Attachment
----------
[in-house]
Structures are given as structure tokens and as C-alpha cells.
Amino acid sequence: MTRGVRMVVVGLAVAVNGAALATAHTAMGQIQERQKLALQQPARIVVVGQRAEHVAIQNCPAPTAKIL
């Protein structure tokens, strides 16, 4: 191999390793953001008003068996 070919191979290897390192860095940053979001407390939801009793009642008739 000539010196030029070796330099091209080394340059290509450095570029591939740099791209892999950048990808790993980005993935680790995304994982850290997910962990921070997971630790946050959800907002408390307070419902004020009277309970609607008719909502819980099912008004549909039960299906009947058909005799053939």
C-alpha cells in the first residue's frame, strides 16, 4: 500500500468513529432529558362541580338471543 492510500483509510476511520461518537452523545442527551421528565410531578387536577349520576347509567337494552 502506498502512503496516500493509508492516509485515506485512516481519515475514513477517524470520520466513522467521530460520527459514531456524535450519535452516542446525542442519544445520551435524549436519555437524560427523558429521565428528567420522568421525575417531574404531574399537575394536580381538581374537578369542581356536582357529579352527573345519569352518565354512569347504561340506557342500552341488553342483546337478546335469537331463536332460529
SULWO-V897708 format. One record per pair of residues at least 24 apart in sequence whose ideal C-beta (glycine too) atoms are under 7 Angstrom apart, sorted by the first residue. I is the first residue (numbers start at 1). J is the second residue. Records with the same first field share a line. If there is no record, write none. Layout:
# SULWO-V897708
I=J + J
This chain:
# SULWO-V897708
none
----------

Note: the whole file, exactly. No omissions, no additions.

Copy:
[in-house]
Structures are given as structure tokens and as C-alpha cells.
Amino acid sequence: MTRGVRMVVVGLAVAVNGAALATAHTAMGQIQERQKLALQQPARIVVVGQRAEHVAIQNCPAPTAKIL
């Protein structure tokens, strides 16, 4: 191999390793953001008003068996 070919191979290897390192860095940053979001407390939801009793009642008739 000539010196030029070796330099091209080394340059290509450095570029591939740099791209892999950048990808790993980005993935680790995304994982850290997910962990921070997971630790946050959800907002408390307070419902004020009277309970609607008719909502819980099912008004549909039960299906009947058909005799053939």
C-alpha cells in the first residue's frame, strides 16, 4: 500500500468513529432529558362541580338471543 492510500483509510476511520461518537452523545442527551421528565410531578387536577349520576347509567337494552 502506498502512503496516500493509508492516509485515506485512516481519515475514513477517524470520520466513522467521530460520527459514531456524535450519535452516542446525542442519544445520551435524549436519555437524560427523558429521565428528567420522568421525575417531574404531574399537575394536580381538581374537578369542581356536582357529579352527573345519569352518565354512569347504561340506557342500552341488553342483546337478546335469537331463536332460529
SULWO-V897708 format. One record per pair of residues at least 24 apart in sequence whose ideal C-beta (glycine too) atoms are under 7 Angstrom apart, sorted by the first residue. I is the first residue (numbers start at 1). J is the second residue. Records with the same first field share a line. If there is no record, write none. Layout:
# SULWO-V897708
I=J + J
This chain:
# SULWO-V897708
none